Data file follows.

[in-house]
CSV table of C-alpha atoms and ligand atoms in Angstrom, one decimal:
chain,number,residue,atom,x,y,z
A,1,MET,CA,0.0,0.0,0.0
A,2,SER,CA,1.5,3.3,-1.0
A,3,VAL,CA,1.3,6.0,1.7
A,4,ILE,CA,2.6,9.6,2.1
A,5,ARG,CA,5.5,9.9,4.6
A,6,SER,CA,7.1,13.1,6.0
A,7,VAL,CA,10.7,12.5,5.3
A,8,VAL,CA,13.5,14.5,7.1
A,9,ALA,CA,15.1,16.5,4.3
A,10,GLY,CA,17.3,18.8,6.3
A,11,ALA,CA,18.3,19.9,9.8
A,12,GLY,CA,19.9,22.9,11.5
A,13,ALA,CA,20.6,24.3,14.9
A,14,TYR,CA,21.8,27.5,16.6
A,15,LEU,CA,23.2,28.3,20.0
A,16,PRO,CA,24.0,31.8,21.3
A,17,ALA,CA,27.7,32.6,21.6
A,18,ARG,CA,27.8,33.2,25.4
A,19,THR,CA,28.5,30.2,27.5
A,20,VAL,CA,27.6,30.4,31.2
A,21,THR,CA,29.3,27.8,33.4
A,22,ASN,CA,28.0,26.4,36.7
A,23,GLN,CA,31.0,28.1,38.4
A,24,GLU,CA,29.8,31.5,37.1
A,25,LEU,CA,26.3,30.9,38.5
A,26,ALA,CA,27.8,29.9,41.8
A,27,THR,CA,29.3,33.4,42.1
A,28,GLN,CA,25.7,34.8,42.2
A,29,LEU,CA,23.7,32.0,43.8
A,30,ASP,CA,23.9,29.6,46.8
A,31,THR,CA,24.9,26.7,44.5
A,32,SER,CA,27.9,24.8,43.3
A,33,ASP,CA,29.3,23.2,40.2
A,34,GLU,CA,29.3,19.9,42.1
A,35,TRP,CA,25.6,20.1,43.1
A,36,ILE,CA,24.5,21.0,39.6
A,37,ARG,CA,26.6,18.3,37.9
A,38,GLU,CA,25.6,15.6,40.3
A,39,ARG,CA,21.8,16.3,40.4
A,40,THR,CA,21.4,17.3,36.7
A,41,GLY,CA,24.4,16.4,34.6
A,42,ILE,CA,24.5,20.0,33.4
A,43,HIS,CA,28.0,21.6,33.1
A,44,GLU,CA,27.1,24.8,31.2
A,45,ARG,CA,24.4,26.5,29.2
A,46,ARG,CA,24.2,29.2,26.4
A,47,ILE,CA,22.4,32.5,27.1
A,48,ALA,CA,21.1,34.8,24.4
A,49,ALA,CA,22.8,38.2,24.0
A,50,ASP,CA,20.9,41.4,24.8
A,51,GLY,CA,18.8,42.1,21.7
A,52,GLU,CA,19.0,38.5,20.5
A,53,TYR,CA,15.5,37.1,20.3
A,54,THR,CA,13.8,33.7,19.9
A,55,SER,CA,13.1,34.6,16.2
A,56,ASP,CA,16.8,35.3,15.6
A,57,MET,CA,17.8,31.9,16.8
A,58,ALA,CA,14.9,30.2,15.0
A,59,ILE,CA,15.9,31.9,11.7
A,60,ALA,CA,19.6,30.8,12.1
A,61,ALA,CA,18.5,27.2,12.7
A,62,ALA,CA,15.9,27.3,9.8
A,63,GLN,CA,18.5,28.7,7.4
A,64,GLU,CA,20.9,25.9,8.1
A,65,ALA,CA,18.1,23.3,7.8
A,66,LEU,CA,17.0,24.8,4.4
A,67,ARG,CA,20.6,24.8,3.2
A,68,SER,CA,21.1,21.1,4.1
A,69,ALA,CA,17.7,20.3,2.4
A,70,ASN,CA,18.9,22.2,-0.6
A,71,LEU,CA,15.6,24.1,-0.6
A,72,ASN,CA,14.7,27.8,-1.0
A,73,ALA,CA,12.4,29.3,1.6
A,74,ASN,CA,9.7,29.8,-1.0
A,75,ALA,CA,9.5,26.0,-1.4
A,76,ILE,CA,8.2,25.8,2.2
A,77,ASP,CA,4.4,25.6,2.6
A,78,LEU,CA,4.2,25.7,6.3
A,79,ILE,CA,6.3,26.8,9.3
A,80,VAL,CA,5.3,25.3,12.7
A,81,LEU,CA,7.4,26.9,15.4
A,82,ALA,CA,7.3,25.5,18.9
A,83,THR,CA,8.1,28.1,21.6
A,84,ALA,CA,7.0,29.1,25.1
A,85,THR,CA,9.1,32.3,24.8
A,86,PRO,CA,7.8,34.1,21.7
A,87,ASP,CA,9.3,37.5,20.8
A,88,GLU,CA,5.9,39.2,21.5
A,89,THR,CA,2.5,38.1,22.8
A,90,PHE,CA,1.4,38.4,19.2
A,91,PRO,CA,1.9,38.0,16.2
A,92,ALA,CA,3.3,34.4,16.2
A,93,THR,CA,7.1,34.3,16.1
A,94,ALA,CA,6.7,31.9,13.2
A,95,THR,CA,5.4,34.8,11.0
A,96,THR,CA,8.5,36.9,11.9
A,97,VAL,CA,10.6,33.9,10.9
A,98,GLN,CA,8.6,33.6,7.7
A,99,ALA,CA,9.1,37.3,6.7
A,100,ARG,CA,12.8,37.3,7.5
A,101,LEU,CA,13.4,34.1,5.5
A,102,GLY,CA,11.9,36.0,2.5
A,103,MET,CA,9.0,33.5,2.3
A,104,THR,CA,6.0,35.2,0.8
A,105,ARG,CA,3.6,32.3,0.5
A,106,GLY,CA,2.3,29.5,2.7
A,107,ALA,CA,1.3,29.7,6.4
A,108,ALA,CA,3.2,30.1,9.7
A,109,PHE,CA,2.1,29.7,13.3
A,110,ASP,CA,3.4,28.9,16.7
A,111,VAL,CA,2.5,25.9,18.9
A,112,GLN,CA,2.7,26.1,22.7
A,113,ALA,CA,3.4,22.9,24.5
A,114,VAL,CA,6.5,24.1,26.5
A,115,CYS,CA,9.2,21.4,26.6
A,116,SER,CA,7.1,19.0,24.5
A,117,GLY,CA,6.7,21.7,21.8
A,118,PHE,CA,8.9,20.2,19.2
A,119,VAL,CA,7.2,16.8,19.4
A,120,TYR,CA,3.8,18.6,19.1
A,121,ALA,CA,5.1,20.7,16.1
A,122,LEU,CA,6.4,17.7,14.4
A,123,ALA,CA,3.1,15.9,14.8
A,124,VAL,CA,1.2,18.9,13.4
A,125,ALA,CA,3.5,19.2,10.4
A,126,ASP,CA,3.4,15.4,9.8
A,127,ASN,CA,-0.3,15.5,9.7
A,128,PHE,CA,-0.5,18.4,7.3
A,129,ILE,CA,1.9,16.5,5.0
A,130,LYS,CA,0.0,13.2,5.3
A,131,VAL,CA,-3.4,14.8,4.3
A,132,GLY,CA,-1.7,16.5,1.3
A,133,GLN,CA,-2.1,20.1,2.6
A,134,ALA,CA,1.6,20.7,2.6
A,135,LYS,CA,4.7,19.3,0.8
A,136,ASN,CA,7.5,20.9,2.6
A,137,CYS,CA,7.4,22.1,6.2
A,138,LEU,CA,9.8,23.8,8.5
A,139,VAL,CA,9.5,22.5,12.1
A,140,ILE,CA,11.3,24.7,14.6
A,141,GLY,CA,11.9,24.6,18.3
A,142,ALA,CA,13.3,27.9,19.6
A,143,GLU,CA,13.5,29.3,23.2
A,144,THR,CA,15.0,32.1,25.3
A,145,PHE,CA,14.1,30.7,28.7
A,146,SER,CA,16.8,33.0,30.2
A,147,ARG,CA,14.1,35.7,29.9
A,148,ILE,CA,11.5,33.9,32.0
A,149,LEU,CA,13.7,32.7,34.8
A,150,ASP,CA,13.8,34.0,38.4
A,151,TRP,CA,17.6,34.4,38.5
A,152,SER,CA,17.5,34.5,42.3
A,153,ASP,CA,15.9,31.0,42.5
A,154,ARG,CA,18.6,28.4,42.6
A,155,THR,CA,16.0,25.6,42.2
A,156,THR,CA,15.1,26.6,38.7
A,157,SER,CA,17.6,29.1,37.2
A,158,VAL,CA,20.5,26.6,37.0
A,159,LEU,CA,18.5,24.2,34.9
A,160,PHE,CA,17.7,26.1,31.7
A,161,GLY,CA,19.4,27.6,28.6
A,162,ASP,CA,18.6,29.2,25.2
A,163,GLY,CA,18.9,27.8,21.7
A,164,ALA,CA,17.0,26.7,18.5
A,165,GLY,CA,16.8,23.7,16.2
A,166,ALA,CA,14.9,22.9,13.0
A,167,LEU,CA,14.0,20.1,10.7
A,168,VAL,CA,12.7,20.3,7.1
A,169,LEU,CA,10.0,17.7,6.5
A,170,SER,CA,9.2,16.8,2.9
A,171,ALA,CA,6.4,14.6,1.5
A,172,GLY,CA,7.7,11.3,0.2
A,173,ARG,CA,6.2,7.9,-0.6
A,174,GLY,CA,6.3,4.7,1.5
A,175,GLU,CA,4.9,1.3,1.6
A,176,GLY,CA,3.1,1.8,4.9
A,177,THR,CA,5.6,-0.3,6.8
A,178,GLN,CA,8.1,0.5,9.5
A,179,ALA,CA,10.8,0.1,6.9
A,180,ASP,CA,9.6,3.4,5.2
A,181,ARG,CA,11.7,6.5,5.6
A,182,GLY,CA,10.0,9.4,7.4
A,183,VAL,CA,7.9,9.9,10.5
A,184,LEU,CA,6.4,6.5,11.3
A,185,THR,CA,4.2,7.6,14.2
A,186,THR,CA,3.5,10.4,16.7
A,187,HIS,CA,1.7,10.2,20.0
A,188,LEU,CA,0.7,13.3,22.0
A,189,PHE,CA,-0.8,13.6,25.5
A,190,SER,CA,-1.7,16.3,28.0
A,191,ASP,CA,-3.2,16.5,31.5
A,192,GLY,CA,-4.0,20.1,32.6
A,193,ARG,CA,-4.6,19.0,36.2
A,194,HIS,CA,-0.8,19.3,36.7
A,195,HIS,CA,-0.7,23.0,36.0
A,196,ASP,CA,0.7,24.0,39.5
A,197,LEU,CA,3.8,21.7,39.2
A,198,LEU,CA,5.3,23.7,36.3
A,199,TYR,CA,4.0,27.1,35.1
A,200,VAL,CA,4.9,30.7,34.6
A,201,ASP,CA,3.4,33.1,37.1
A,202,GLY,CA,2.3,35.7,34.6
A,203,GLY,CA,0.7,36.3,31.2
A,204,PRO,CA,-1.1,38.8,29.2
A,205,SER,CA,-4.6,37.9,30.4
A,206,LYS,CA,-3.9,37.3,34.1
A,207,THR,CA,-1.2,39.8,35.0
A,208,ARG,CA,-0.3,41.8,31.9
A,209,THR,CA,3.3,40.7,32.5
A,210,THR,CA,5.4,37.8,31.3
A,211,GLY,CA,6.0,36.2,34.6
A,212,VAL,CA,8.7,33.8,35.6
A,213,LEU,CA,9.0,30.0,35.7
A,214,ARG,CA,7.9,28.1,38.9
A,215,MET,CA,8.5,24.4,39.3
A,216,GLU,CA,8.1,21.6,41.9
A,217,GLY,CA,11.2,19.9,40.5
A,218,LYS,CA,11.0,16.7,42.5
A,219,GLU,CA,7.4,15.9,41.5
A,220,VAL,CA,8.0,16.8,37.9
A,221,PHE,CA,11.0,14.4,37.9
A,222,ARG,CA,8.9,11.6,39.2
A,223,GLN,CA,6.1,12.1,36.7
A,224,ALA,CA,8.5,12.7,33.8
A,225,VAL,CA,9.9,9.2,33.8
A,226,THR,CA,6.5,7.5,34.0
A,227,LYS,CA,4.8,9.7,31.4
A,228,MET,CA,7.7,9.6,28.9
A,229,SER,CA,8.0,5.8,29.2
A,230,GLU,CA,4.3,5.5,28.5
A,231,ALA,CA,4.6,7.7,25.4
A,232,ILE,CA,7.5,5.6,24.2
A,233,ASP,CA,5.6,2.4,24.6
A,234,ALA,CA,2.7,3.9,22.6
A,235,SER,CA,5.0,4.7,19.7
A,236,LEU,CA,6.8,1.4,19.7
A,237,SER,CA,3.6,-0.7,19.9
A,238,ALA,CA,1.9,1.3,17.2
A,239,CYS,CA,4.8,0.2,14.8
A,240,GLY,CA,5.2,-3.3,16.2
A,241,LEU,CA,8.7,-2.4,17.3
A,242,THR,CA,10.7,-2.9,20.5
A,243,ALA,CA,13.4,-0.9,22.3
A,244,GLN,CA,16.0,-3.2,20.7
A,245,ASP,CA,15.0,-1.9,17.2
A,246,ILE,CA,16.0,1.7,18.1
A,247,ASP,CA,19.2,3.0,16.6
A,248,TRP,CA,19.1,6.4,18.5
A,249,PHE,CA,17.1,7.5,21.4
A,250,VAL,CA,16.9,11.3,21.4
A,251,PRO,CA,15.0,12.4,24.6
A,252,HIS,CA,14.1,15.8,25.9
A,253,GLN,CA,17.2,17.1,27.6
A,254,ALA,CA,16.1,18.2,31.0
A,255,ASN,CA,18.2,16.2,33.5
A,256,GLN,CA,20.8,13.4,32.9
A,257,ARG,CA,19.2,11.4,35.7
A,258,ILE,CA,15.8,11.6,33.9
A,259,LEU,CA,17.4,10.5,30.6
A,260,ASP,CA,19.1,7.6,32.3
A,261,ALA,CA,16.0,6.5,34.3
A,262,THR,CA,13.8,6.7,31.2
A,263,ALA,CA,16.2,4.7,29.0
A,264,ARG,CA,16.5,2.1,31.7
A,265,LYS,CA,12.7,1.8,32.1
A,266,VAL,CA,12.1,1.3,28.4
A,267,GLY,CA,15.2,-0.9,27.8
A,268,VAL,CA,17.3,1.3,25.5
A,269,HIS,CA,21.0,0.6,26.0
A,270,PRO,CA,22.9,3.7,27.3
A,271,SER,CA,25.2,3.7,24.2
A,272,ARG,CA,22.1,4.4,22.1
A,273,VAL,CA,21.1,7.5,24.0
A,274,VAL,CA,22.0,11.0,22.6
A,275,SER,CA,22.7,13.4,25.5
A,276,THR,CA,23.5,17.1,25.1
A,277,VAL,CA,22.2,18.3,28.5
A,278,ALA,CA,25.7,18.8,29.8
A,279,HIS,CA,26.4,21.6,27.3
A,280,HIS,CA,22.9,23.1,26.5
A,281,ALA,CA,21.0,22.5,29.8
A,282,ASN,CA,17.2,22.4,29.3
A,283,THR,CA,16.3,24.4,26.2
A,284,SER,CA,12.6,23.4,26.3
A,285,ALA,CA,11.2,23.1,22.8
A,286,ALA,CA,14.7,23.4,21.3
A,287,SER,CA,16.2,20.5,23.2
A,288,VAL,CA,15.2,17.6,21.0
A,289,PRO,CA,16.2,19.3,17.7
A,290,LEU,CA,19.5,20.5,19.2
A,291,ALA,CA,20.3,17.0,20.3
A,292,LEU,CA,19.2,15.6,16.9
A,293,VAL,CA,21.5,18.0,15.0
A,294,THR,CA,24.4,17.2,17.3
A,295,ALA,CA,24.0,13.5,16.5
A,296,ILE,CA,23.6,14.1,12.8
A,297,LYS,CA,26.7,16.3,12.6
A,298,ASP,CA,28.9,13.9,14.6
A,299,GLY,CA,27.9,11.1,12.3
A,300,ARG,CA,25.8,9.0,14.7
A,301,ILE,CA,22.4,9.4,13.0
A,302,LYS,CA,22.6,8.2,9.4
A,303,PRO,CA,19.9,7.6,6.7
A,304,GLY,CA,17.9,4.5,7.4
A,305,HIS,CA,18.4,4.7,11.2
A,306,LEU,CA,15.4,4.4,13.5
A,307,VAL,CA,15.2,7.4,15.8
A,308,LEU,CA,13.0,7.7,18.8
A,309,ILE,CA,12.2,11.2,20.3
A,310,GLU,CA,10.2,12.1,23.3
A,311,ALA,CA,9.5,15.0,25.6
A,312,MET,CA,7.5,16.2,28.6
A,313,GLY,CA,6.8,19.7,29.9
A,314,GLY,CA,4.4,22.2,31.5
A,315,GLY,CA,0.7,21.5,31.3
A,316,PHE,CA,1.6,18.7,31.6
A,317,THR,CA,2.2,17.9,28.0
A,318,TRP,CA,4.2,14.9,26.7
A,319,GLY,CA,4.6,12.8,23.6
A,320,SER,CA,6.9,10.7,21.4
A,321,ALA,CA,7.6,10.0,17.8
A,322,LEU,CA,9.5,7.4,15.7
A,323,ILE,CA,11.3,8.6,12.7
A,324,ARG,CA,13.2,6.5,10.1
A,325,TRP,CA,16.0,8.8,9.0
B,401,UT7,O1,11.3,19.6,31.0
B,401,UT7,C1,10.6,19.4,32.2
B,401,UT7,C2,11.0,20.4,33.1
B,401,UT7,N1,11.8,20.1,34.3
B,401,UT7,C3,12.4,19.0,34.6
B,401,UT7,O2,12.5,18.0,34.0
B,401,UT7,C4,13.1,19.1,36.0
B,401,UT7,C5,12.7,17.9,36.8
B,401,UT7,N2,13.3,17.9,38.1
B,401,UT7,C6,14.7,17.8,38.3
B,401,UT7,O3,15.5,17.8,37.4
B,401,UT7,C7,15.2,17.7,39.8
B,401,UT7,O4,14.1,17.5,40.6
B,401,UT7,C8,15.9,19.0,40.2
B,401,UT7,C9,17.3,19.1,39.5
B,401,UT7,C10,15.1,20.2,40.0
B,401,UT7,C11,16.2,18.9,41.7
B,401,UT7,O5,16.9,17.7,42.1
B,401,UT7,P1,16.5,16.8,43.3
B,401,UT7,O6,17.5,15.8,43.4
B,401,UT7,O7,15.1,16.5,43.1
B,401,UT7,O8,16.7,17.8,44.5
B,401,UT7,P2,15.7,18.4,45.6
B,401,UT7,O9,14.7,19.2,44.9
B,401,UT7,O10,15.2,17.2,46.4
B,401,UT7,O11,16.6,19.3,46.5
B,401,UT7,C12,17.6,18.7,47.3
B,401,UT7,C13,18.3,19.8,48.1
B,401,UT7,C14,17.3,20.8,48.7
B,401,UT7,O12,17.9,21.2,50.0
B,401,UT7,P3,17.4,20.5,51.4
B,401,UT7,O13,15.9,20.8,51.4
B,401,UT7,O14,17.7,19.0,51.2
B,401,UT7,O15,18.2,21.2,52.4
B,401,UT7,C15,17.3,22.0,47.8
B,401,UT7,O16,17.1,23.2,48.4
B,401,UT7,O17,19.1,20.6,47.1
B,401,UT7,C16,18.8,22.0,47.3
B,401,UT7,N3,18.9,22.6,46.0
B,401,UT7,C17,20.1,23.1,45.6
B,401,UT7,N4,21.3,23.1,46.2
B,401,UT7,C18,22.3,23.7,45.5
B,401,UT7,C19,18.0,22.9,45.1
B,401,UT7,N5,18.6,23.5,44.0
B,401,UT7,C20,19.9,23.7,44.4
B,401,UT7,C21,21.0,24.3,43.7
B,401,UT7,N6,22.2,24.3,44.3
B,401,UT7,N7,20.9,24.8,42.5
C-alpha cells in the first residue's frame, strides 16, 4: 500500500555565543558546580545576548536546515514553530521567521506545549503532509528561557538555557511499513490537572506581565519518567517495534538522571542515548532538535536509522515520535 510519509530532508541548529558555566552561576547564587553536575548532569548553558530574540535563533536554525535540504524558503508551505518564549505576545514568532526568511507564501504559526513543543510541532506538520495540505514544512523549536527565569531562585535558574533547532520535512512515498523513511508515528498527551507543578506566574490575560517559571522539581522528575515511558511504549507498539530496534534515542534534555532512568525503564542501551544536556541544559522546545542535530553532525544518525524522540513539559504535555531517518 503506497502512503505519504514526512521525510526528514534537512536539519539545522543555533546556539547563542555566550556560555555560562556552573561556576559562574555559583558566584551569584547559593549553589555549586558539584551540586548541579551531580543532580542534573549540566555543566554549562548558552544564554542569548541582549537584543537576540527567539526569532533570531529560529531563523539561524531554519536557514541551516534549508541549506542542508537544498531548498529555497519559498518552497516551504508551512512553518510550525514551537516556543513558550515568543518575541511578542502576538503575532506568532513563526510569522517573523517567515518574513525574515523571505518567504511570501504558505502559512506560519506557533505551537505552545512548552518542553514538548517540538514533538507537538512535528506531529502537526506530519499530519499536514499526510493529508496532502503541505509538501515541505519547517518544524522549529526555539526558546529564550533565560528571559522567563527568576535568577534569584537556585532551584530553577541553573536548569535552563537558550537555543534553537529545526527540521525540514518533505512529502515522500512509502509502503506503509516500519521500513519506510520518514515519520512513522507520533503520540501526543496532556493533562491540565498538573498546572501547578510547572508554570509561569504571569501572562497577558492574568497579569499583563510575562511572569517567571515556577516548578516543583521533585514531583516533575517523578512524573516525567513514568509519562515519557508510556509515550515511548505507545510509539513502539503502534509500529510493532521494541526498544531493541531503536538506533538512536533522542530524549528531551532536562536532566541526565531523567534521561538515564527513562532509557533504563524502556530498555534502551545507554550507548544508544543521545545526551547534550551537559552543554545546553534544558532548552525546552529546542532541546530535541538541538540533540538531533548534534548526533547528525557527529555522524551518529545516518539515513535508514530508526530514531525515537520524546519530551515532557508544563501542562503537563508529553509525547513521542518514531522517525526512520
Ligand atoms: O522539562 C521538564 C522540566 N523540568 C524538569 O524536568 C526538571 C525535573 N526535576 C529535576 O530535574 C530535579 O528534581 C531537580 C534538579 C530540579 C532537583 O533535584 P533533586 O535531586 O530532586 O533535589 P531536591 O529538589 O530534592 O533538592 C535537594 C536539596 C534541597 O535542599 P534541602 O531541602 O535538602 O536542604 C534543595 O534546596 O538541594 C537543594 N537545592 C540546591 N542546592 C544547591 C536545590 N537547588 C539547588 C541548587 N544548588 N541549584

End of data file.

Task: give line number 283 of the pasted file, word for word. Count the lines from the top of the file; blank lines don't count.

A,280,HIS,CA,22.9,23.1,26.5